"Americans used to say where there's a will, there's a way. Nowadays, it's where there's a pill, there's a way out." - - Burnt Toast

What A Way. . .

. . .to end the day.

I had to stop by a jobsite on my way home this evening in Gallman. This particular project is nothing special, simply a parking addition to a food processing plant. A few years ago we did a retention pond addition for the facility and I don't remember anything particularly unusual about that plant.

But today, oh Lord help me!!! I pulled alongside the building and was confronted by an odor of indescribable density, strength and ripeness. I looked ahead of me and noticed an open top trailer parked under a canopy and beneath the canopy some strange ductwork with two vents.










A closer look at the trailer answers the question of the odor.









Yes, that says "debone."

And what do you put in an open top trailer that says "debone?"












Be glad that the evening lighting was poor because falling from the ductwork in the darkness were giant gooey gobs of chicken meat as I could hear some sort of grinding apparatus inside. And as each glob of meat was hurled from the ductwork into the trailer, a black cloud of flies would boil up from inside the meat box, scattered by the falling bujumbajub. Had to make up a whole new word to describe that nastiness.

I am pretty sure that this deboned chicken, which is also known by the even less desirable "mechanically-separated" chicken is not destined to land on your dinner table. But maybe in cat food or chicken feed. Boy aren't they a lucky lot.

I used to be proud of how long I could blow a note on the clarinet in junior high band, but today I broke all records of human endurance as I held my breath and sped away past the trailer named "debone."

And then "parts."

And then "feathers."

Ugh! I need a bath!

- Sent from my iPhone



Brian C  – (Friday, August 27, 2010 at 8:42:00 AM CST)  

Toast, I hate to tell you, but what you were hearing was indeed a mechanical separater. Long story short, they take whatever is left on a chicken carcass, grind it up, and get the leftover "meat" off of it. No worries though. Unless you eat vienna sausage, hot dogs, potted meat, etc.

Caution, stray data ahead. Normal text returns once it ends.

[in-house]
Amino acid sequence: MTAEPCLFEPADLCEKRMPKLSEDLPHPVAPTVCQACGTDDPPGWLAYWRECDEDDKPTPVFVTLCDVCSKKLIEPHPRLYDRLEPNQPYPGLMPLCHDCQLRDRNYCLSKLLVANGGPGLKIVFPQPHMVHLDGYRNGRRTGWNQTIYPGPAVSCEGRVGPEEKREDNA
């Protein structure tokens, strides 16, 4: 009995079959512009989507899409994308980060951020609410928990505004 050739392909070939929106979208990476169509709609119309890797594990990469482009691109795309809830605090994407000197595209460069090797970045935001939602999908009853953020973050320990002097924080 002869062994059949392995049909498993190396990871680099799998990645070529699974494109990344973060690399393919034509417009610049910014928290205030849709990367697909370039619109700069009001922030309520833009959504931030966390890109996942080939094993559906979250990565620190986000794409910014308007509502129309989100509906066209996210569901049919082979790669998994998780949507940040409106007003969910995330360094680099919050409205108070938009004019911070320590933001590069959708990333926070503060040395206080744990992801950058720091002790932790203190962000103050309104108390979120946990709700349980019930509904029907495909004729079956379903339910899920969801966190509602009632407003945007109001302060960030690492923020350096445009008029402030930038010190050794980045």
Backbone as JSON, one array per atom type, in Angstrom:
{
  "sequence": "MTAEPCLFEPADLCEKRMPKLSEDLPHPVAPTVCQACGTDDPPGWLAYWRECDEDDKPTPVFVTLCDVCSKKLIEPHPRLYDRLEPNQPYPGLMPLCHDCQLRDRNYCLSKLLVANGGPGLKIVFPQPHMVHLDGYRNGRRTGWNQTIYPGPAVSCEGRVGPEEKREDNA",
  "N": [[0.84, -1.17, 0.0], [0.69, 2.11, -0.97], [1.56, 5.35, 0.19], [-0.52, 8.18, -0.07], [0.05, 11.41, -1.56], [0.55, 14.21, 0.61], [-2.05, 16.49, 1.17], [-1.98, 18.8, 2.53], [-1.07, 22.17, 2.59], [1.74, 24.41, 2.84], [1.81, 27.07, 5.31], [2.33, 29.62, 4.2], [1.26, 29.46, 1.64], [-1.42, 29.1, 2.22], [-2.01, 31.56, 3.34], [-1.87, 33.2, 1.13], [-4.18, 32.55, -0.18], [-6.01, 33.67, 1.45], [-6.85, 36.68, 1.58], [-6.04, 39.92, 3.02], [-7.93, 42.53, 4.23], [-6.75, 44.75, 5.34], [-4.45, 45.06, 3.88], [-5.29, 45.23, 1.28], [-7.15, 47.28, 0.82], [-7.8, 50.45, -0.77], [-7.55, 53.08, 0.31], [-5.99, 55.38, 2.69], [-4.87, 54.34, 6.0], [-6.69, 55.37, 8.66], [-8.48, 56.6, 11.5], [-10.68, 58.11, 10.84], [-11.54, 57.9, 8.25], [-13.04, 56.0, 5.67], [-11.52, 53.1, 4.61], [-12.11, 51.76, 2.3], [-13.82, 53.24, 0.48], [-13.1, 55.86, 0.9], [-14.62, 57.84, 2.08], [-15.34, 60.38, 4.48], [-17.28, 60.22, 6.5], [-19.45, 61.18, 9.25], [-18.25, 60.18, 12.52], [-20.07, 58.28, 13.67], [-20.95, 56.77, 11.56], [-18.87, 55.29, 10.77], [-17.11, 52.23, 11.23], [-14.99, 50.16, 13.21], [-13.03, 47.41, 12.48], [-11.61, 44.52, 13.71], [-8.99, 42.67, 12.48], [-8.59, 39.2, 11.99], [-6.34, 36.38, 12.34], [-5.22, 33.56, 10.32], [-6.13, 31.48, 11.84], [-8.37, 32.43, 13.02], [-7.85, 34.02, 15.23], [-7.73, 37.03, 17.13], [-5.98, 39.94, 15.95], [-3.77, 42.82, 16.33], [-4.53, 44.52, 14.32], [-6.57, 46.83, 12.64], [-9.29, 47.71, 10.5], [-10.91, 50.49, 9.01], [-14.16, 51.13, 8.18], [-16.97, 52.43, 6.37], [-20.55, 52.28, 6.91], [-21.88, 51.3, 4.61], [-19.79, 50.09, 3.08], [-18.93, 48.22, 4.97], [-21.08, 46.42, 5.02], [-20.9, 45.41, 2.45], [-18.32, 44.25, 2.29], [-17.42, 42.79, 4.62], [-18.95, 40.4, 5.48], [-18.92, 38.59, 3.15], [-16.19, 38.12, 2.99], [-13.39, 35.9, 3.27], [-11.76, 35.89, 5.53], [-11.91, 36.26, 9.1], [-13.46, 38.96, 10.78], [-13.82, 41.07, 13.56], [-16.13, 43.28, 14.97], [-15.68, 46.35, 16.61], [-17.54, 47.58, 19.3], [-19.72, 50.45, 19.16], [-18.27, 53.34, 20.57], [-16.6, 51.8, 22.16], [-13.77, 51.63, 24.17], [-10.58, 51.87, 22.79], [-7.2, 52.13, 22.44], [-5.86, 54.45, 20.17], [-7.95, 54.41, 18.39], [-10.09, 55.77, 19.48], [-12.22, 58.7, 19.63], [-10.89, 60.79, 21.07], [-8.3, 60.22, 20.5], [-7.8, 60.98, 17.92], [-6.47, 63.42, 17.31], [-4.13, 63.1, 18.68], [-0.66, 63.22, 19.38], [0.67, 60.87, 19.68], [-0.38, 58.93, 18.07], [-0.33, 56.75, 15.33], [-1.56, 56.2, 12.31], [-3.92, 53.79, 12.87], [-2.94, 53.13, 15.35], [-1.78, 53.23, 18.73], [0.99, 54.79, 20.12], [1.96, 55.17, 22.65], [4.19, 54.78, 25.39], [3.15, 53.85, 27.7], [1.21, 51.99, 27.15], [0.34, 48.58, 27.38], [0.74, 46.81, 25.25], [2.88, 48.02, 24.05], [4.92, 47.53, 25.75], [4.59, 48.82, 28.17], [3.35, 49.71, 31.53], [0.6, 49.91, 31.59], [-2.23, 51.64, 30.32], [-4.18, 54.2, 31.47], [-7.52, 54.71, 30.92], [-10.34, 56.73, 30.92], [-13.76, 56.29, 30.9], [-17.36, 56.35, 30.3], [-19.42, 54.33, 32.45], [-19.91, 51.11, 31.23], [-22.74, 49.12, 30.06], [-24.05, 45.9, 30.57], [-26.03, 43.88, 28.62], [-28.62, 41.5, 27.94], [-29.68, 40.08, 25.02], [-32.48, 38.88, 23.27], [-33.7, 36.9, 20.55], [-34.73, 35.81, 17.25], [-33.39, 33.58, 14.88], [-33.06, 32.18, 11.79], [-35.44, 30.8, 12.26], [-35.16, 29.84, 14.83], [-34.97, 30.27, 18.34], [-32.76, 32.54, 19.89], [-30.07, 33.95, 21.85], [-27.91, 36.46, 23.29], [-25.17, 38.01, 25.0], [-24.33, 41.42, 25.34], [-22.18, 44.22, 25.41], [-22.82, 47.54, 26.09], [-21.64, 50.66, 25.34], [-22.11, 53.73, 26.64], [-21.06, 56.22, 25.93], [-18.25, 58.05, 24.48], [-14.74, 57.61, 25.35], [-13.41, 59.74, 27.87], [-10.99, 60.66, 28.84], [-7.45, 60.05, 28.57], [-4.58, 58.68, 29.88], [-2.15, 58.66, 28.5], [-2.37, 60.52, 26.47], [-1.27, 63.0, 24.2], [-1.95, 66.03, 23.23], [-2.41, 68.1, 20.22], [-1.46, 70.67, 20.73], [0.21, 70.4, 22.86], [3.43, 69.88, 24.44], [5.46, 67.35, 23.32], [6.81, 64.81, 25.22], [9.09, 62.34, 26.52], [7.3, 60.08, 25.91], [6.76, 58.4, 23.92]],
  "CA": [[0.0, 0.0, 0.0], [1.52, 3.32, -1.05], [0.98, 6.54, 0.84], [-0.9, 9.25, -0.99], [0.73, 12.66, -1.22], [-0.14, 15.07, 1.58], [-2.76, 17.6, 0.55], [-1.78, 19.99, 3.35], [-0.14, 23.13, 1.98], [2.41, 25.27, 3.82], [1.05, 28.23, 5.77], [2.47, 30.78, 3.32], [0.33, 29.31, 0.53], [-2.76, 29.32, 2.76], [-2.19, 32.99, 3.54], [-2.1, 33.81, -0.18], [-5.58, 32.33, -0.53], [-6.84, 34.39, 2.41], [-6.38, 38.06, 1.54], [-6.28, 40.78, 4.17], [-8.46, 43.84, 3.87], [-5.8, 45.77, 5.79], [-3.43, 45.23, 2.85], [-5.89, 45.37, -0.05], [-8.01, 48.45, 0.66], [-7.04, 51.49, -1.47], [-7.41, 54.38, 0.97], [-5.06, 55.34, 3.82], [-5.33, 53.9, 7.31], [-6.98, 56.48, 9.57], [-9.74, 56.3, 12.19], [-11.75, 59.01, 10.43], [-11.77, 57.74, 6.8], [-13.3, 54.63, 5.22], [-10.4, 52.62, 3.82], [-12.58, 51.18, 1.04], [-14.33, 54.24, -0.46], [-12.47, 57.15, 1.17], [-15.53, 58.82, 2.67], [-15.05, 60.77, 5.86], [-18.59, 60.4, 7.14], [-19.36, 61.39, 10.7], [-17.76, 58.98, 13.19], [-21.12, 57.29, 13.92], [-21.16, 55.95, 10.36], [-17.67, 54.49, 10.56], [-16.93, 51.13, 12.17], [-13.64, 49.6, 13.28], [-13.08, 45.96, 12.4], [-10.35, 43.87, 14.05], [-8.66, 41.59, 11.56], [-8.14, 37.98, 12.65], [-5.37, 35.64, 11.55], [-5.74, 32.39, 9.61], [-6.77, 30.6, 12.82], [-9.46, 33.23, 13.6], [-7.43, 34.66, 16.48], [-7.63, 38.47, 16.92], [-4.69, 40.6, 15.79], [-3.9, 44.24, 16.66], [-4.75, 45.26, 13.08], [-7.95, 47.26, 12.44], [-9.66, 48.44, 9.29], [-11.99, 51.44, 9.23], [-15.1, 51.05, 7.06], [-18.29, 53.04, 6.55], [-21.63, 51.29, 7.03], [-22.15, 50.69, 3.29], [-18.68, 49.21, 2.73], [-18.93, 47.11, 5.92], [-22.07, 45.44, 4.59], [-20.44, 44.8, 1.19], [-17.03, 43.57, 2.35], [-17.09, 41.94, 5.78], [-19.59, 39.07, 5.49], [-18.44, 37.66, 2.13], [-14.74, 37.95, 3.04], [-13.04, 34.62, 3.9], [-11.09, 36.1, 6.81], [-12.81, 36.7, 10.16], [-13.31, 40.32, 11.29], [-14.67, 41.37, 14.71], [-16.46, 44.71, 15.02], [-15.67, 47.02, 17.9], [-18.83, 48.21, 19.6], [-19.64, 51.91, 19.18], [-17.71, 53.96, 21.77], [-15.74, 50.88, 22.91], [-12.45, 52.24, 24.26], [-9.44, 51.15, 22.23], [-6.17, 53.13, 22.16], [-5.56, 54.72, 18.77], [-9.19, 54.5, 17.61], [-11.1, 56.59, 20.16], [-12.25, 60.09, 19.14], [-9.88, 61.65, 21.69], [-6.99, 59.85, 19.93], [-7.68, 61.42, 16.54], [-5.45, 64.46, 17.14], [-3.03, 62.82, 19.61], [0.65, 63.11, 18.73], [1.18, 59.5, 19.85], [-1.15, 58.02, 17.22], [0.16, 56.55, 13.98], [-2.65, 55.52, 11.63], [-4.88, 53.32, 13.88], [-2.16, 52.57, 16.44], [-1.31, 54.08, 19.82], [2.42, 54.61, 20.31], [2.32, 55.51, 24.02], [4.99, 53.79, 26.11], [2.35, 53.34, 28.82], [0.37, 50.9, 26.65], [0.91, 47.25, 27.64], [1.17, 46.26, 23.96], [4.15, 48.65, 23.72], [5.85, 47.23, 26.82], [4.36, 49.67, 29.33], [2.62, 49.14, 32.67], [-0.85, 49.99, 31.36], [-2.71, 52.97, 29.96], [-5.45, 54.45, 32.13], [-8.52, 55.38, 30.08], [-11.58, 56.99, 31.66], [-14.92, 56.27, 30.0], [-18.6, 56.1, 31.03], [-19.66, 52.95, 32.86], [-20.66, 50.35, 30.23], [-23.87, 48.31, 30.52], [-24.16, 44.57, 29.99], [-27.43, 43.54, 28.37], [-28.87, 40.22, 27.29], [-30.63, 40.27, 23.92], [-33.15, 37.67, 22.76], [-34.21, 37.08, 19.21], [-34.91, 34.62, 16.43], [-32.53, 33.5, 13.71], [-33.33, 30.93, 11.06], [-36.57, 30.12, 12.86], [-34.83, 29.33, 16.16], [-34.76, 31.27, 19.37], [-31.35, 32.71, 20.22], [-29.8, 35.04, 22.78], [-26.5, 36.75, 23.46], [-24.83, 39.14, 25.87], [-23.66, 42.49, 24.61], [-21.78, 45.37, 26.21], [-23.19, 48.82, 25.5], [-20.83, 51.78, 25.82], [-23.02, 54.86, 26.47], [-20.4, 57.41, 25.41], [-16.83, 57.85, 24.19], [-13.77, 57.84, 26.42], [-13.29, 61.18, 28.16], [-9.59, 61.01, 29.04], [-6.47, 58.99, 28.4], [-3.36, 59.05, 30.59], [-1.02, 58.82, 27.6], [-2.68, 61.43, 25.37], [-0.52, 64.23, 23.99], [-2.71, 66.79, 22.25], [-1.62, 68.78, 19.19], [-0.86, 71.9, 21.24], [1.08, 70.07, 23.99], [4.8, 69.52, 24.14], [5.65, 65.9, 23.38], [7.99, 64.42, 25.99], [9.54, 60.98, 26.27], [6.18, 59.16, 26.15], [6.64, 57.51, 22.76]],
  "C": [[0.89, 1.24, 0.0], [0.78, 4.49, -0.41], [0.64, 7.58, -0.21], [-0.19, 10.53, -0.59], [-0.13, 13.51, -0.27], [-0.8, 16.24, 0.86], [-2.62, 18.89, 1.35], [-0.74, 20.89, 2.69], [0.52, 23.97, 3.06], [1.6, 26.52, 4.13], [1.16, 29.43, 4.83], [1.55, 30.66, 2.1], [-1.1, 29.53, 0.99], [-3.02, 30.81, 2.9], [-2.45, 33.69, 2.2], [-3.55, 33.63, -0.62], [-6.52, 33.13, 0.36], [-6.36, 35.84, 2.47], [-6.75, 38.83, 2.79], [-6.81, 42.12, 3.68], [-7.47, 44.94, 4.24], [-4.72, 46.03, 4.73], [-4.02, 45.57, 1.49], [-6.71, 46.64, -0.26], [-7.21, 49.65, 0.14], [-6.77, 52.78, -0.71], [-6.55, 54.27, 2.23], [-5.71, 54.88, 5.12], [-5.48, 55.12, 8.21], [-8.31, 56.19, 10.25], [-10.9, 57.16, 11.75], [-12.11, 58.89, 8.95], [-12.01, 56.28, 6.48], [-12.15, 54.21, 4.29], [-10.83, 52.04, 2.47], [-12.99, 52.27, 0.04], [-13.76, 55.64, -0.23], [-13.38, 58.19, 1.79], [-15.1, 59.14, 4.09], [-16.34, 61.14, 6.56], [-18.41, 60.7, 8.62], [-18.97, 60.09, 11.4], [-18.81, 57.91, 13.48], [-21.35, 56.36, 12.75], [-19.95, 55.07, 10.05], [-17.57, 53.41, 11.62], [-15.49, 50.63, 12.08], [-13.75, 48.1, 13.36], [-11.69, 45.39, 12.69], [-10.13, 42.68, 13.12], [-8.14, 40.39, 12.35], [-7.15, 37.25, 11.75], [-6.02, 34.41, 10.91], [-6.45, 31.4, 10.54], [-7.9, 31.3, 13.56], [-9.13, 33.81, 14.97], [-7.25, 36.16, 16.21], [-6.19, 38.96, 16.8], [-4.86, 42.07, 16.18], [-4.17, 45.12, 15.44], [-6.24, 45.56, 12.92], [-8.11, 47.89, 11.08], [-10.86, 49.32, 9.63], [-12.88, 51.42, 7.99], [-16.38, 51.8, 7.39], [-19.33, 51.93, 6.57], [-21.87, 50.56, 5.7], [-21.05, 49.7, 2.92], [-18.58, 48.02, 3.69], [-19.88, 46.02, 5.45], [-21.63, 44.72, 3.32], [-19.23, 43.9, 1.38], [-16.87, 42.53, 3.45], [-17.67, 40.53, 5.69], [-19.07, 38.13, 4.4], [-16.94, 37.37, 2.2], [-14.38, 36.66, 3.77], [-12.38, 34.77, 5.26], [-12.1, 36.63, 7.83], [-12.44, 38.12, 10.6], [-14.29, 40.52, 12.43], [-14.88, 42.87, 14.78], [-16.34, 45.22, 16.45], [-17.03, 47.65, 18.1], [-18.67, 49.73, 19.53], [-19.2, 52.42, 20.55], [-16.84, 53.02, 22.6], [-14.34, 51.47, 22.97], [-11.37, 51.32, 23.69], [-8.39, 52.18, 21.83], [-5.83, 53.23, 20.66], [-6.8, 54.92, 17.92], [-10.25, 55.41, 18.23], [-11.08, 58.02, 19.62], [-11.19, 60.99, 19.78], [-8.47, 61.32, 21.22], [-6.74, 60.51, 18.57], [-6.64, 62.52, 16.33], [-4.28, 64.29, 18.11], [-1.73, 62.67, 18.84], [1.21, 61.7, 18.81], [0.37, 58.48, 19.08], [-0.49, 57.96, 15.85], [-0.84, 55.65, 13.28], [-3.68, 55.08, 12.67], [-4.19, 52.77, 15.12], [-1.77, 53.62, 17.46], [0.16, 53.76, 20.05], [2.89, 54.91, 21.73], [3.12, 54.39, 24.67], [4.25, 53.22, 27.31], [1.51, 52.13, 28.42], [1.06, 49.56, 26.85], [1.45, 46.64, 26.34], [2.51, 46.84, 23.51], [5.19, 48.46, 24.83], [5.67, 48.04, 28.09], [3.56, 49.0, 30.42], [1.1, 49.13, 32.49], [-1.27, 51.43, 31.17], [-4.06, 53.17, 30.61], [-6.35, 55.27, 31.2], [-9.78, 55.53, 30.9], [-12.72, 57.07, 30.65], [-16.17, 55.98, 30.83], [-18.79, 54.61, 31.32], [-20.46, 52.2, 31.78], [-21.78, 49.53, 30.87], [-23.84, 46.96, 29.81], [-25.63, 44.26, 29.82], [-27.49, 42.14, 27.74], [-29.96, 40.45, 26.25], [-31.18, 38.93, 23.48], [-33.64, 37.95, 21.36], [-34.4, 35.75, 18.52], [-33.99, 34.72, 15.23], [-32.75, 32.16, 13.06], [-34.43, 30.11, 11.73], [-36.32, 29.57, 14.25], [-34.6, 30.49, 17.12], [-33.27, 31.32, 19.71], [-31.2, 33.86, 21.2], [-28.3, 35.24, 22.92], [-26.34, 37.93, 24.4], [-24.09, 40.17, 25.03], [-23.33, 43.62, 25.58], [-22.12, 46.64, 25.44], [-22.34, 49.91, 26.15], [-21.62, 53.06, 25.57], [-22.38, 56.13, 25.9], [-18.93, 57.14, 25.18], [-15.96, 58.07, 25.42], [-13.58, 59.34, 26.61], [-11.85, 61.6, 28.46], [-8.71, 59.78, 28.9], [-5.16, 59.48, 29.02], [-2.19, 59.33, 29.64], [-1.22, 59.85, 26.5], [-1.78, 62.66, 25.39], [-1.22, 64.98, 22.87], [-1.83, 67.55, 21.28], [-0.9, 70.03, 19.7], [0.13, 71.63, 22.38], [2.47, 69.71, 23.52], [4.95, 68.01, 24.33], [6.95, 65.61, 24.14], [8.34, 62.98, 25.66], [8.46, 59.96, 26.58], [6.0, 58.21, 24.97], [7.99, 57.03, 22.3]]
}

Have a good BBQ.

Burnt Toast  – (Monday, August 30, 2010 at 3:19:00 PM CST)  

I eat all of that. I think more disturbing than the actual separation that was taking place were the hordes of flies around that box. Of biblical proportions I'm telling you.

I wonder if there are any FDA standards of ppm fly carcasses to chicken meat ratios that must be followed?

Brian C  – (Tuesday, August 31, 2010 at 7:05:00 AM CST)  

Actually, when it comes to any meat product, the tolerance is zero. Vegetable products, however, is a different story. See ketchup, insect parts, tolerance.

In order to qualify as U.S. No. 1 Grade, the commodities listed below cannot exceed the following limits of contamination:

Ketchup -- 30 fruit fly eggs per 100 grams
Canned corn -- 2 insect larvae per 100 grams
Blueberries -- 2 maggots per 100 berries
Peanut butter -- 50 insect fragments per 100 grams
Curry powder -- 100 insect fragments per 100 grams
Wheat -- 1% of grains infested
Sesame seed -- 5% of seeds infested
Coffee -- 10% of beans infested

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